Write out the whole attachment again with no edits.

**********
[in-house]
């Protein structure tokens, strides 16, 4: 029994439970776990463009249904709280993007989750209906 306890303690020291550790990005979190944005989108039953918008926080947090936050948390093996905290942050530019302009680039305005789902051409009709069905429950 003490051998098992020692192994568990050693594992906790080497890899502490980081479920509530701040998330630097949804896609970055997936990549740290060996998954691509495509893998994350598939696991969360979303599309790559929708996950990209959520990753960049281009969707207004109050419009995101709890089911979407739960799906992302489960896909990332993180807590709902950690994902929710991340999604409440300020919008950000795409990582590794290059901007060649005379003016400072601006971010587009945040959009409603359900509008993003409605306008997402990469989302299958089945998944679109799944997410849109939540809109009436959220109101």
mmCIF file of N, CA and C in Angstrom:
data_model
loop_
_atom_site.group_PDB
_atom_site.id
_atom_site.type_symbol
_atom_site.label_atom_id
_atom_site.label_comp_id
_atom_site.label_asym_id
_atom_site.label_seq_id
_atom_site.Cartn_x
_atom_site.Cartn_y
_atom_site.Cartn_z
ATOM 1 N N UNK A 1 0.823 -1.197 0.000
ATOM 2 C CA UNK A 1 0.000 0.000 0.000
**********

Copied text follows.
[in-house]
């Protein structure tokens, strides 16, 4: 029994439970776990463009249904709280993007989750209906 306890303690020291550790990005979190944005989108039953918008926080947090936050948390093996905290942050530019302009680039305005789902051409009709069905429950 003490051998098992020692192994568990050693594992906790080497890899502490980081479920509530701040998330630097949804896609970055997936990549740290060996998954691509495509893998994350598939696991969360979303599309790559929708996950990209959520990753960049281009969707207004109050419009995101709890089911979407739960799906992302489960896909990332993180807590709902950690994902929710991340999604409440300020919008950000795409990582590794290059901007060649005379003016400072601006971010587009945040959009409603359900509008993003409605306008997402990469989302299958089945998944679109799944997410849109939540809109009436959220109101």
mmCIF file of N, CA and C in Angstrom:
data_model
loop_
_atom_site.group_PDB
_atom_site.id
_atom_site.type_symbol
_atom_site.label_atom_id
_atom_site.label_comp_id
_atom_site.label_asym_id
_atom_site.label_seq_id
_atom_site.Cartn_x
_atom_site.Cartn_y
_atom_site.Cartn_z
ATOM 1 N N UNK A 1 0.823 -1.197 0.000
ATOM 2 C CA UNK A 1 0.000 0.000 0.000